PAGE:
Answering Critics of the Inner Witness of the Spirit

Answering Critics of the Inner Witness of the Spirit

An atheist philosopher criticizes the validity of the witness of the Holy Spirit in the heart of believers

Transcript Answering Critics of the Inner Witness of the Spirit

Kevin Harris: Dr. Craig, let's dive once again into the podcast waters, the podcast well, and talk about the inner testimony . . .

Dr. Craig: Wait a minute! Wait. I like diving into the waters better than diving into the well! Right? You don't dive into a well!

Kevin Harris: Hopefully not. We've done podcasts on this subject, and I think it is because you get so many responses to your work on Reformed epistemology – the inner testimony of the Holy Spirit. We are going to look at one today from Dr. Keith Parsons[1] whom you've debated. He has an article here on the inner testimony of the Holy Spirit. Let me read a little bit of what he says, Bill. He says,

Having had on two occasions the privilege of debating Prof. William Lane Craig, I found the experiences both exhilarating and frustrating. One point of frustration was that Prof. Craig often appeals to the “inner testimony” of the Holy Spirit as trumping any evidence or argument that could be adduced. Naturally, this made me wonder about the point of our whole exercise. Why argue if “inner testimony” trumps everything? Anyway, here are a few remarks about such an appeal:

Let's stop there and talk about his opening paragraph.

Dr. Craig: All right. I really appreciated this article by Keith Parsons. I remember our debates as well. They were some of the most robust . . .

[Prof Parsons speaking] I cannot believe in such a monster! I cannot believe . . .

. . . and exhilarating debates that I've ever been in. I want to say how much I appreciate the irenic and even sweet spirit in which this is written. There is no angry denunciations here and no condescending insults. This is really the way dialogue and inquiry should be conducted. So it will be fun to interact with what Keith has to say.

In terms of why engage in these sorts of argument and evidence if there is such a thing as an inner witness of the Holy Spirit that is indefeasible, think about it from my point of view as a Christian. The average non-believer thinks that Christianity is intellectually deficient. He's never heard an intellectual defense of the Christian faith. So if I can present arguments and evidence for the truth of the Christian faith that hold up even in the face of an intelligent and articulate atheist like Prof. Parsons, that is going to open up the unbeliever's mind to the Holy Spirit in a way that he may not have been open before. Very often these sorts of arguments can open him to the ministry of the Holy Spirit in his life speaking to him so that he will then begin to pursue the truth. So the Holy Spirit can work through argument and evidence to draw people to him. So in these debates I want to share both good arguments for the truth of Christian theism, but then also to let people know that this isn't the only source of warrant for Christian belief. There is another independent source of warrant which comes through the personal experience of God himself via the testimony of the Holy Spirit. In that way I am not asking people to base their faith and confidence in my arguments – who am I, after all, to say that my words are infallible – but rather consider the arguments and then also to begin to seek God on a spiritual level and to see if there isn't in fact this personal knowledge of God by acquaintance that is available quite independent of the arguments and evidence.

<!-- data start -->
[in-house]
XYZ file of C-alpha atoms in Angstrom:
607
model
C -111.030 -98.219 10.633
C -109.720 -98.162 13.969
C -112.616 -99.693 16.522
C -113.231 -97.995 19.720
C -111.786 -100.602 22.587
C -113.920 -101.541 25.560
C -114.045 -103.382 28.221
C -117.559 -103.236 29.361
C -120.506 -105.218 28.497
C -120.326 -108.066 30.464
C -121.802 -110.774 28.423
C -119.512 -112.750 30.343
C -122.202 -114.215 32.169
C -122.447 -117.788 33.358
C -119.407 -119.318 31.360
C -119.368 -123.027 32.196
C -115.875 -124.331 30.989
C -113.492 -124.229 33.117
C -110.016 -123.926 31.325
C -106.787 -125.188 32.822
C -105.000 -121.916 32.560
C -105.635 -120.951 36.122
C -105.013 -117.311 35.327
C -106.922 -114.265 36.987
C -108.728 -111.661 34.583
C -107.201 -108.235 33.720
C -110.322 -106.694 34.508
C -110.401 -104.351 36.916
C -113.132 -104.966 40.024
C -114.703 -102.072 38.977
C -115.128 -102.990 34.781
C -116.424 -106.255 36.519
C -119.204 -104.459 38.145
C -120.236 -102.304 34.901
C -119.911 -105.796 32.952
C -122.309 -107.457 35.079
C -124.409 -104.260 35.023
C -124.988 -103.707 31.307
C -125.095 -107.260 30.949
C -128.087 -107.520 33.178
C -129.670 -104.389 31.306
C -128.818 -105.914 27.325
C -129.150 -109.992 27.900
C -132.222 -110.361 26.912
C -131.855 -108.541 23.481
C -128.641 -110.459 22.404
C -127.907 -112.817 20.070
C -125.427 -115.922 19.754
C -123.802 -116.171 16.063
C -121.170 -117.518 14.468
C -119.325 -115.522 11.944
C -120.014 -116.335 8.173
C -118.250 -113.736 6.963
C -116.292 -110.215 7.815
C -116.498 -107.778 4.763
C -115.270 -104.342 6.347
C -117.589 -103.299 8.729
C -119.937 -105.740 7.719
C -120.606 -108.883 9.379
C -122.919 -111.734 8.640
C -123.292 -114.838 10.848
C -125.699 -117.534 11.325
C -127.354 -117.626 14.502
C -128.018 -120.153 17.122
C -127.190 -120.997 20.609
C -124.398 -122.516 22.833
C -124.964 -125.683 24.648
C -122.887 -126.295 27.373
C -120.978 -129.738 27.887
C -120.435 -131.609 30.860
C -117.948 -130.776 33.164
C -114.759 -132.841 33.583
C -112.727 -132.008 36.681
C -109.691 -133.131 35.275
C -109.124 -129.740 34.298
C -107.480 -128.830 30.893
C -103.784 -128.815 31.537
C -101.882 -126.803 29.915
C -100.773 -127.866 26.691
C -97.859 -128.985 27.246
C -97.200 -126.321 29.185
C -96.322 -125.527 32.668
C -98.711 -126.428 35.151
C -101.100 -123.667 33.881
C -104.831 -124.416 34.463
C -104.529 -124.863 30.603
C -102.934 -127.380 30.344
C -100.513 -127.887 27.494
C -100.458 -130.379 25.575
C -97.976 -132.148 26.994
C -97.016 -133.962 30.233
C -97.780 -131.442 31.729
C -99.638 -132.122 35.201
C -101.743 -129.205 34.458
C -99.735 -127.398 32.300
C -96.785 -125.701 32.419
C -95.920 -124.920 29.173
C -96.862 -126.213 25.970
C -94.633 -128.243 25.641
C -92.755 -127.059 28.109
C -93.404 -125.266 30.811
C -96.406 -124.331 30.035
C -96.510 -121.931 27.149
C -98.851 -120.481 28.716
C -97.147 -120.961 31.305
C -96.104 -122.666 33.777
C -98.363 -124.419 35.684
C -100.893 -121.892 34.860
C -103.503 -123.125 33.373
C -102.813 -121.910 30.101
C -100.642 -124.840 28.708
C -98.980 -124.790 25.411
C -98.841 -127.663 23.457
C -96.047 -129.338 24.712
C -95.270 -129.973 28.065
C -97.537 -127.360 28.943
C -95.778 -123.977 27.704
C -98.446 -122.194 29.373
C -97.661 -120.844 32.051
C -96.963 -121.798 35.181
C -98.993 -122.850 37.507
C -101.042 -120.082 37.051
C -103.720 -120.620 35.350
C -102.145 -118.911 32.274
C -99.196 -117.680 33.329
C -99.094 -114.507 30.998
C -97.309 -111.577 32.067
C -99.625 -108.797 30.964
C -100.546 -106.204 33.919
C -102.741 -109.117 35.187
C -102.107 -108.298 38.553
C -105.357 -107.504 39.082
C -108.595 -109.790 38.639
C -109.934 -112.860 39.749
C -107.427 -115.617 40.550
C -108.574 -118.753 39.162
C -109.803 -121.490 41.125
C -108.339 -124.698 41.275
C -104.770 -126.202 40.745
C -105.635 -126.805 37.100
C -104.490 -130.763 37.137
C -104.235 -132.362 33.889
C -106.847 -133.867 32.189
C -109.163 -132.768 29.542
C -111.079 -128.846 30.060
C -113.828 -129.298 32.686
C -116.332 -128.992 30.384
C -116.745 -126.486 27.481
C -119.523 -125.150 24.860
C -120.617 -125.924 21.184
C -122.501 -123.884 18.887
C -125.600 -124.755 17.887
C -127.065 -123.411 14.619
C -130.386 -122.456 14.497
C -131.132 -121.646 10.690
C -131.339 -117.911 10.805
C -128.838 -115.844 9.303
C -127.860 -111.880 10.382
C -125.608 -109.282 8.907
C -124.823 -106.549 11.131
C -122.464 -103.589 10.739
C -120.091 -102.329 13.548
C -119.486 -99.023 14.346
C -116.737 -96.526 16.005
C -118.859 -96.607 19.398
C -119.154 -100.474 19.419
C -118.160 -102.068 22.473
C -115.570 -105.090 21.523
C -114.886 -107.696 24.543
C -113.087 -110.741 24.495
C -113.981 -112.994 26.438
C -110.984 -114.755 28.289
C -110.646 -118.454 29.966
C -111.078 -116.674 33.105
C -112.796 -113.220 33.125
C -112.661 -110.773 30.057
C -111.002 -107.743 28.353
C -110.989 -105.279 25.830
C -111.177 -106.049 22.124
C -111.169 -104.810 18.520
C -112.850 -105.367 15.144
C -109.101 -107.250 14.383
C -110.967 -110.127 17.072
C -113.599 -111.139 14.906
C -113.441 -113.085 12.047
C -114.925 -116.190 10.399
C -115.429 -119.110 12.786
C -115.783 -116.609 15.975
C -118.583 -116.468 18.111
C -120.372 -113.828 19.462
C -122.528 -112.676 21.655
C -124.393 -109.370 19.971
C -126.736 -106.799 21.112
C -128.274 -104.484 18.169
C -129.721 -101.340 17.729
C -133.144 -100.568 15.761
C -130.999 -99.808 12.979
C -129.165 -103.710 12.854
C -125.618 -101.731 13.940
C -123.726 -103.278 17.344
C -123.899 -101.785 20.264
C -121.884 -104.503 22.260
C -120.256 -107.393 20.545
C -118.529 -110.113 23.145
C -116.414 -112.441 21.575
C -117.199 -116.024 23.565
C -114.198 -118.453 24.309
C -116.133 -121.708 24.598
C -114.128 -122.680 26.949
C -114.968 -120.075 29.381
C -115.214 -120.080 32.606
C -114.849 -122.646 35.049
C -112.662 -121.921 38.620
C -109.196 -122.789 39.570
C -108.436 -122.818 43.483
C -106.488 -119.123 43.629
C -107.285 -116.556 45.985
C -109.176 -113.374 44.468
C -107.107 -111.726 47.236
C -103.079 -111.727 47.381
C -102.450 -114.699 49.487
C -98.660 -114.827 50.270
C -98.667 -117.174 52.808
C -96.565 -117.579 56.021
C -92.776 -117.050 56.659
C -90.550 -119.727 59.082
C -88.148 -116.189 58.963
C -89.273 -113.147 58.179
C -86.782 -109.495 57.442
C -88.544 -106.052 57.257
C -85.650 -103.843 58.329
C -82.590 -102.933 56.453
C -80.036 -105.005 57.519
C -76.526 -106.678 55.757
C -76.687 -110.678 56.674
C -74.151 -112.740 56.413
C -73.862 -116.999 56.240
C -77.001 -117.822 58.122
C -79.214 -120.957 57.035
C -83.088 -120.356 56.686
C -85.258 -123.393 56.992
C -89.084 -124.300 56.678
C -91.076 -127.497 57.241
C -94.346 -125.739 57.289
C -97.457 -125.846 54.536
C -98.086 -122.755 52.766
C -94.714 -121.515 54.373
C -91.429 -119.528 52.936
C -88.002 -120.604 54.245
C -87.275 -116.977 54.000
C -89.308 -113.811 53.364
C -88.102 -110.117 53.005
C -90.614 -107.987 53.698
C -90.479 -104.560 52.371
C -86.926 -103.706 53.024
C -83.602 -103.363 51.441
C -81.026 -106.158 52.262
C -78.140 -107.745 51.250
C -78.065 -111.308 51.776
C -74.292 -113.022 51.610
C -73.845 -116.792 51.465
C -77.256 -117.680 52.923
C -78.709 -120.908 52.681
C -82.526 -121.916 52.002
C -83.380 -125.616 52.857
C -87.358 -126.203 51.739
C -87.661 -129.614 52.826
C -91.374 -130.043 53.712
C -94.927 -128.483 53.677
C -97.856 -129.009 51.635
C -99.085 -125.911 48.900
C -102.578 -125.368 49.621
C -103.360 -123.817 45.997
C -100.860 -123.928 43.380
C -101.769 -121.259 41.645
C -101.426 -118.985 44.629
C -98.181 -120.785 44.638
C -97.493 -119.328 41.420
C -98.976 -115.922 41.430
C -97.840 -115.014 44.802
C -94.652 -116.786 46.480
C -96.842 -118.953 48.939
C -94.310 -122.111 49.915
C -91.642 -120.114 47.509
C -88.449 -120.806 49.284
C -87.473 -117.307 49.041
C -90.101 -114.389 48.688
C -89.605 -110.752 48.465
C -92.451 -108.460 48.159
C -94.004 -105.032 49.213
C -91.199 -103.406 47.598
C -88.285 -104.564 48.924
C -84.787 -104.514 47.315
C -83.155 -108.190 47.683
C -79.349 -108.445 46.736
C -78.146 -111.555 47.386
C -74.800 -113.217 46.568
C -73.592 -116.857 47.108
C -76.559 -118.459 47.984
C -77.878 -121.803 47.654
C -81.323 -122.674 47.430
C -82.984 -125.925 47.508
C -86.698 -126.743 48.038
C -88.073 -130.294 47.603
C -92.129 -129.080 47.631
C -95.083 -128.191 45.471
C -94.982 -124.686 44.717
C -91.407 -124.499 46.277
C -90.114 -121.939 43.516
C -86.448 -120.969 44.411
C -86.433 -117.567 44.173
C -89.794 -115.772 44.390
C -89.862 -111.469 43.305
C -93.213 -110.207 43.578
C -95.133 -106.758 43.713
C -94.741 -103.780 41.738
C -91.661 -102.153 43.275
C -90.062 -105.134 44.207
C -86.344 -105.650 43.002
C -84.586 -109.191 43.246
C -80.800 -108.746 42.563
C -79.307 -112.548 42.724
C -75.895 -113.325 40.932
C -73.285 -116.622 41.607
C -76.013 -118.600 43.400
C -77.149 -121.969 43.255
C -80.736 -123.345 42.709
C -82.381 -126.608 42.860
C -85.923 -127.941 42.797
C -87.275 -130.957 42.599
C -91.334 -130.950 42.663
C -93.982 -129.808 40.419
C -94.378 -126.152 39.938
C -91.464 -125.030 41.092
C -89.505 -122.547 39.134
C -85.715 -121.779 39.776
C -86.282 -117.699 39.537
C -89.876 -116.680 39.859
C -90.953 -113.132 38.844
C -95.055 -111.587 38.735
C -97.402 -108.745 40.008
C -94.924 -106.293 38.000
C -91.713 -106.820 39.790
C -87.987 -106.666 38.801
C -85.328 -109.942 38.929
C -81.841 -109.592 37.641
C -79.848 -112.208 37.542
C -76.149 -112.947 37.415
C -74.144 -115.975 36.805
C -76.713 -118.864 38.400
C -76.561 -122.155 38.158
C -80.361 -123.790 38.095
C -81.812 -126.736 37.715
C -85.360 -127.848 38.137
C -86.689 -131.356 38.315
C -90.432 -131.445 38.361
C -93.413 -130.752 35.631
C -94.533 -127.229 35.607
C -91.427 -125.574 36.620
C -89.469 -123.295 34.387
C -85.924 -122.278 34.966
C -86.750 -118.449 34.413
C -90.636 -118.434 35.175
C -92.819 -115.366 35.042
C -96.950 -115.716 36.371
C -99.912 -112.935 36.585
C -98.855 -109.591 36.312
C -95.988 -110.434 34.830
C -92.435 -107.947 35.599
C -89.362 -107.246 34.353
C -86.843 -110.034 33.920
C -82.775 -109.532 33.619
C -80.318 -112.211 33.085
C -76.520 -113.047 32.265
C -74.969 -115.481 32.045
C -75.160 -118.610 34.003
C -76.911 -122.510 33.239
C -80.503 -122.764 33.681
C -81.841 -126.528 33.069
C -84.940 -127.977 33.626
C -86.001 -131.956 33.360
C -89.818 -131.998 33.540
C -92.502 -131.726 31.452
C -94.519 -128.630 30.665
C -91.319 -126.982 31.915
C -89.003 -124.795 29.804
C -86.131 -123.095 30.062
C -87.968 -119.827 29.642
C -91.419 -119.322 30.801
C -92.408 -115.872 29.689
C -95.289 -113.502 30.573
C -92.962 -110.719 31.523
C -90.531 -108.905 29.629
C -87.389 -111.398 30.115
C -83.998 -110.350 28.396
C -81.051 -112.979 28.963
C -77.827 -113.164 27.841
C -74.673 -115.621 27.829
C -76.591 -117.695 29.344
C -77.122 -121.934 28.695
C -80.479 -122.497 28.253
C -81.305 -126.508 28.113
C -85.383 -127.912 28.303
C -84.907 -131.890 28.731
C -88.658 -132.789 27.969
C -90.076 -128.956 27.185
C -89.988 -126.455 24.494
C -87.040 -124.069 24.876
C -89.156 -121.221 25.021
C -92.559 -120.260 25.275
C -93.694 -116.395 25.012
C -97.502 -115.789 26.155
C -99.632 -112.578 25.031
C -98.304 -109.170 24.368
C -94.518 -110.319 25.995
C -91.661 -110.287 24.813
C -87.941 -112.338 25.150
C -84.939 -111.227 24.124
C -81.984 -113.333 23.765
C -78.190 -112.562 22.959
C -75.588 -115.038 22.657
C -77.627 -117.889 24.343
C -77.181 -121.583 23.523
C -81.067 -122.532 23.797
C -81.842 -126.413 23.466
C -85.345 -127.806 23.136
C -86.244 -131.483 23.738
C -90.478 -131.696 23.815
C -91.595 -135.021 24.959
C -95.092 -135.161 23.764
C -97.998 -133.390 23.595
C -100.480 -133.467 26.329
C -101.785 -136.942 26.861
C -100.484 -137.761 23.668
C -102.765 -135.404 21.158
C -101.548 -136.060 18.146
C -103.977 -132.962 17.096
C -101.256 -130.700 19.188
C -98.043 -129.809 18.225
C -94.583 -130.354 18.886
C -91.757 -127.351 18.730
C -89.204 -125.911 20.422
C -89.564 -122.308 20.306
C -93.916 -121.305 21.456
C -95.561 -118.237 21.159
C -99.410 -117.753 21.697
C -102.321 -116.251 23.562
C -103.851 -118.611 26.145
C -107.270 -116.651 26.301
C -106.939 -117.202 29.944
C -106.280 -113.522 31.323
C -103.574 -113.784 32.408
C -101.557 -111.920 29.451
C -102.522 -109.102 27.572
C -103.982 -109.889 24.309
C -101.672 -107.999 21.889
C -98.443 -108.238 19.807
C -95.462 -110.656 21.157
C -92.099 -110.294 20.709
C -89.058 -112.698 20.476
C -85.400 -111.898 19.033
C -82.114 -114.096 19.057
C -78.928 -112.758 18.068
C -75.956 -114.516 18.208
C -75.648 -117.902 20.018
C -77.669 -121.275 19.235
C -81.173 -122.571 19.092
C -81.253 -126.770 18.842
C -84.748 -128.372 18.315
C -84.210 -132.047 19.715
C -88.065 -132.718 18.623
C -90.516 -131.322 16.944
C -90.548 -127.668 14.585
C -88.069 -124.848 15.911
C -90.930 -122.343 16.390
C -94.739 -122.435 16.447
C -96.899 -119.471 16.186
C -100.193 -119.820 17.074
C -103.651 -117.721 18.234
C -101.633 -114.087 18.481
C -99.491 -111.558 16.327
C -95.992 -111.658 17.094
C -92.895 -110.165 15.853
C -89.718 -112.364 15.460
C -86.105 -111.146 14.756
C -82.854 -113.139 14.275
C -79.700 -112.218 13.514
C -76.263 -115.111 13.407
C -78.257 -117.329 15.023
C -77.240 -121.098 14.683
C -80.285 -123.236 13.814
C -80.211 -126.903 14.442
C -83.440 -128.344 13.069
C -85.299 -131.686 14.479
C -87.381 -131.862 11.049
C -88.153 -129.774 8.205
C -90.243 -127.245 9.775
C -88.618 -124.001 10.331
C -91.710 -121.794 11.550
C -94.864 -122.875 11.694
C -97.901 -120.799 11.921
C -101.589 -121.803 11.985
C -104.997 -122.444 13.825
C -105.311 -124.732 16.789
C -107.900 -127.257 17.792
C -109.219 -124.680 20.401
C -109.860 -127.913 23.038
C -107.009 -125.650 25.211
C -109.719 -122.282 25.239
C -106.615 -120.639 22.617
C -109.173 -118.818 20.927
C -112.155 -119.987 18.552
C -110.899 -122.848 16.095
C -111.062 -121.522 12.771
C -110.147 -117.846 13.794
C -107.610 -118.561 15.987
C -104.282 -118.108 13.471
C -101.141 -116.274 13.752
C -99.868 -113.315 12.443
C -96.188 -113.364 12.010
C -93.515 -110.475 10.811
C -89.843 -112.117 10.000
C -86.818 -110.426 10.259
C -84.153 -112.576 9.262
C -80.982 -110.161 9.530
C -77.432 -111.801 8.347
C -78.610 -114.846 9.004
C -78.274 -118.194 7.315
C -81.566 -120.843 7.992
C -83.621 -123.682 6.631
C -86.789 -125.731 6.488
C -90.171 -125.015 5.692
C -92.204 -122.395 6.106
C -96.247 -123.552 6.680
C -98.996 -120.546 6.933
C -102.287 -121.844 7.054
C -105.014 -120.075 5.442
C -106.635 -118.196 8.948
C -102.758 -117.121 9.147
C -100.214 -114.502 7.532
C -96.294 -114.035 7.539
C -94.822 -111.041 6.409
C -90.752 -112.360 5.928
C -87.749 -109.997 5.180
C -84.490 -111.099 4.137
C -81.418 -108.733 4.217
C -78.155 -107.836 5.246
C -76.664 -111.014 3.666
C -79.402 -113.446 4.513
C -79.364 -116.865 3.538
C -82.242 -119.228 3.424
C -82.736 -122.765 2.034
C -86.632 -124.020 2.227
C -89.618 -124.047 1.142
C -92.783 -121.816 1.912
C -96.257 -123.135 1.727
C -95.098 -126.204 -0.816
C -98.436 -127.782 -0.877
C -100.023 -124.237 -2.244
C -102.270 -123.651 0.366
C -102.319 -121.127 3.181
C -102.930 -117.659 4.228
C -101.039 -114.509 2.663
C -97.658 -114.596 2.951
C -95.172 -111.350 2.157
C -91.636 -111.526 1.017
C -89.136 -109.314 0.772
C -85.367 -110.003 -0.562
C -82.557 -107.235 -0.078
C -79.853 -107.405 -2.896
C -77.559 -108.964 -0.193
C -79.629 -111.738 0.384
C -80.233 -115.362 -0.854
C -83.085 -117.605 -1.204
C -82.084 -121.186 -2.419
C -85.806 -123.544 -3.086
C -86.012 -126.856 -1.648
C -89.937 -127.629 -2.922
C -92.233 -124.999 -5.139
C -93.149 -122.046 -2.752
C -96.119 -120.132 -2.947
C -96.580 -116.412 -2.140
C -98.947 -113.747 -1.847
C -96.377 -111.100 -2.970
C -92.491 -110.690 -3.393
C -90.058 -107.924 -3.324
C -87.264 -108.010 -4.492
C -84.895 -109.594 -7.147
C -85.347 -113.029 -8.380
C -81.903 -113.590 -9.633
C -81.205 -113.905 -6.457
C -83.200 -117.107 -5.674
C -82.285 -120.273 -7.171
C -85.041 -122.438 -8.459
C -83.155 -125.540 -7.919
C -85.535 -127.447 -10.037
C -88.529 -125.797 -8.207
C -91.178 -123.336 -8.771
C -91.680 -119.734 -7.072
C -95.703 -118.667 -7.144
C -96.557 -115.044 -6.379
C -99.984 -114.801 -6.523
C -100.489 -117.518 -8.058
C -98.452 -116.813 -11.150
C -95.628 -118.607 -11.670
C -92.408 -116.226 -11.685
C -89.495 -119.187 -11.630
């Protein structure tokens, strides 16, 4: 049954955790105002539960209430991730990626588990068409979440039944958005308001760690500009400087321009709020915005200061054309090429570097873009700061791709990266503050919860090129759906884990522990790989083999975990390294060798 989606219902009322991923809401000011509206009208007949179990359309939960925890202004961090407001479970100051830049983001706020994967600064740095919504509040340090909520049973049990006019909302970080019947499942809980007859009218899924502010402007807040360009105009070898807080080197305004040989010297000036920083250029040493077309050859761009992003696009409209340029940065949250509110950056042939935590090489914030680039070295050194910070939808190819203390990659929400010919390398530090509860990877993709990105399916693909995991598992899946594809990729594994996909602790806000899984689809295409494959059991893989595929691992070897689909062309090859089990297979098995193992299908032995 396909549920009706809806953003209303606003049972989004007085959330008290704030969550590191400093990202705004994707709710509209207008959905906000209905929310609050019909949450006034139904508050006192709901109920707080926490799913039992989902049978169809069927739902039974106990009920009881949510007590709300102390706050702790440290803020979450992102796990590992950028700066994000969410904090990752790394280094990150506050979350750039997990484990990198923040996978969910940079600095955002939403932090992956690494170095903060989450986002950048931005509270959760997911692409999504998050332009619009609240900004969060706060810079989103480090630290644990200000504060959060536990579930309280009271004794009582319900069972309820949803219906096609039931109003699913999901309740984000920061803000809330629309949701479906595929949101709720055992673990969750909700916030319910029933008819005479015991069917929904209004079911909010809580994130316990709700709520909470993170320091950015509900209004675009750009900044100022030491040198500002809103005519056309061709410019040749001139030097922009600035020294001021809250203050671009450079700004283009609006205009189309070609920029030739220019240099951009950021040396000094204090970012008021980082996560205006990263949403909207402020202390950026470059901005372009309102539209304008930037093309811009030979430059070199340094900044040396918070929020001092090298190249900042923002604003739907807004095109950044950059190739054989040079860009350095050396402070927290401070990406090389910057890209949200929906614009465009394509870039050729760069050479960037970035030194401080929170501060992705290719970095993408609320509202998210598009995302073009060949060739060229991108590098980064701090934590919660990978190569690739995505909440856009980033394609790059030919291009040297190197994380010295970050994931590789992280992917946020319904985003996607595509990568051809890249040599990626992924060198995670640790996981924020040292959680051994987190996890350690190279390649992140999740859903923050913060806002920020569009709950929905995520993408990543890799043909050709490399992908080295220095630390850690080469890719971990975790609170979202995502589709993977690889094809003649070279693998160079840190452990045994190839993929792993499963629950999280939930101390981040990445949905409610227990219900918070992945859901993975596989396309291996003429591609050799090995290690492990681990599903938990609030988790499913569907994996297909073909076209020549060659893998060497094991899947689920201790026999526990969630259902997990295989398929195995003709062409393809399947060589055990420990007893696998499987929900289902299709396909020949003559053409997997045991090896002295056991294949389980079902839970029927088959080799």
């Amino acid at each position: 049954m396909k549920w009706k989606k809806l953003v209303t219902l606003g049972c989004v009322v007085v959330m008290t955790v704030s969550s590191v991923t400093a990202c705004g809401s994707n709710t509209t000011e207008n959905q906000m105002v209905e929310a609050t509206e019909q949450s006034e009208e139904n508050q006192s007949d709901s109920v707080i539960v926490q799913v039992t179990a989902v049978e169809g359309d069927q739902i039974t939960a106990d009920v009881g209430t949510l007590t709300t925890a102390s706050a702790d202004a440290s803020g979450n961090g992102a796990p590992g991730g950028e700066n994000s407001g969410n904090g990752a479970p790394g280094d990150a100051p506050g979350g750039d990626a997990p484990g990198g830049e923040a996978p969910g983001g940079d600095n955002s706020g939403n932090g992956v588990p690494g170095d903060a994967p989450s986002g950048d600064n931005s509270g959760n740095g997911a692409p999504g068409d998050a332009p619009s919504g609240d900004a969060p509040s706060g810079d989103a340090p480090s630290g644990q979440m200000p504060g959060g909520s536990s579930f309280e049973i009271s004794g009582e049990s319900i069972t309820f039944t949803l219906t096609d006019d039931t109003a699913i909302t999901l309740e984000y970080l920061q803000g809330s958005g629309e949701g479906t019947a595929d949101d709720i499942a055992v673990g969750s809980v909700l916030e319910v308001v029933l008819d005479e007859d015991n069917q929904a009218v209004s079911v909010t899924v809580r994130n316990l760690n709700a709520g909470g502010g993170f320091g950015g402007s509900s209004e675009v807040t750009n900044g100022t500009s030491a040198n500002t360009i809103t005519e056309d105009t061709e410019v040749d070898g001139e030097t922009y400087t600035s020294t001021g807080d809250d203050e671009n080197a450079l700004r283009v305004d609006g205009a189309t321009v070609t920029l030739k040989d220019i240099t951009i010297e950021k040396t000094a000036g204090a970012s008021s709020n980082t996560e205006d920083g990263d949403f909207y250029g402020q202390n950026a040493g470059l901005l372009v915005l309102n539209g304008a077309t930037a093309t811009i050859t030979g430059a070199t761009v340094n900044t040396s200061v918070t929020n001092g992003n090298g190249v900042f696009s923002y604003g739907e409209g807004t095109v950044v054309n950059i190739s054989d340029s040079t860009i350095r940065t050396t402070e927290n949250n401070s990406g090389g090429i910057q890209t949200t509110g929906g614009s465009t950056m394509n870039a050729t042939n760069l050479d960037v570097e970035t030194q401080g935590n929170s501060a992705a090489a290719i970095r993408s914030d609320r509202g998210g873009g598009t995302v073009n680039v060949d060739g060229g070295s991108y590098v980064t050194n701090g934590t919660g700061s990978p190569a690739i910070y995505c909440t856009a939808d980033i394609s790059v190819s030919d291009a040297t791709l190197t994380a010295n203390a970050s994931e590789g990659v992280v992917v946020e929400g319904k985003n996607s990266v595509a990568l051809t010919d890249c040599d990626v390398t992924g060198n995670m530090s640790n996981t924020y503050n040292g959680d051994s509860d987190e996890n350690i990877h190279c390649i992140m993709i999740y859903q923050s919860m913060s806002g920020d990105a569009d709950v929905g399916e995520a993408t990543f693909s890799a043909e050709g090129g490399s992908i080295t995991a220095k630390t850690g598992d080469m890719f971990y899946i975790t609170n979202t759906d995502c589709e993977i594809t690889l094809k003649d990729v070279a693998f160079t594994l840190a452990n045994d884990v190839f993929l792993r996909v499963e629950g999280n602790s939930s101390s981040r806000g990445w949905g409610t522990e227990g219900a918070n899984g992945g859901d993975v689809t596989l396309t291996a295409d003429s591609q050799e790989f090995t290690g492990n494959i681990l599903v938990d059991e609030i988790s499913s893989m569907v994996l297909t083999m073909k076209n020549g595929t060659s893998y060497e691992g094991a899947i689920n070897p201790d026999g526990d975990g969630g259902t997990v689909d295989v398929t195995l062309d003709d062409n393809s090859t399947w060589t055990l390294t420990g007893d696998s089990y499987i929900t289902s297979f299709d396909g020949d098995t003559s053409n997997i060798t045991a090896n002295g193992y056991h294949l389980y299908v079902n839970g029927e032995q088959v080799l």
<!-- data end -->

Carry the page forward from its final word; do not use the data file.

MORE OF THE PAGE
Kevin Harris: You call this double-warrant.

Dr. Craig: Yes. It is a dual- or double-warrant for Christian theism. There is the warrant for Christianity's truth that is provided by argument and evidence, and then there is the non-inferential warrant which is provided for Christian theism through the immediate witness of the Holy Spirit – this knowledge by acquaintance so to speak where you come into a personal relationship with God himself.

Kevin Harris: Let's continue then. He says,

I think that Craig needs to be asked something like this: What is the precise nature of the experience that you call the “inner testimony of the Holy Spirit?” Can you articulate in somewhat greater detail what this is like and why you find it so compelling? Is it an elevating feeling of “blessed assurance” when you contemplate particularly moving passages of scripture or hear a particularly uplifting sermon? Is it a “still, small voice” that comes in meditative moments? Is it a sense of forgiveness and acceptance that you get when your soul is troubled and you go [to] the Lord in prayer? Is it a feeling, like the one related by John Wesley, that your heart is “strangely warmed” while participating in worship or prayer? If these are your experiences, or something like them, then it is understandable that you, or anyone, who has such experiences will find them particularly significant.

Dr. Craig: OK.[2] Well, I think these are wonderful questions and questions that I have posed to myself about these things. The best way I can describe this would be to say that it is indeed a kind of elevating feeling of blessed assurance, but not only when you contemplate particularly moving passages of Scripture or hear an uplifting sermon. Rather, it is a deep seated kind of assurance of salvation that one carries with one that one is rightly related to God, that one is saved. The New Testament says that when we cry out to God “Father!” that God's spirit bears witness with our spirit that we are indeed children of God and thereby reconciled to him. In popular Christian piety, this goes under the name assurance of salvation. There is just this deep-seated assurance that one is saved. That is the best I can do to try to describe what this testimony of the Holy Spirit is like.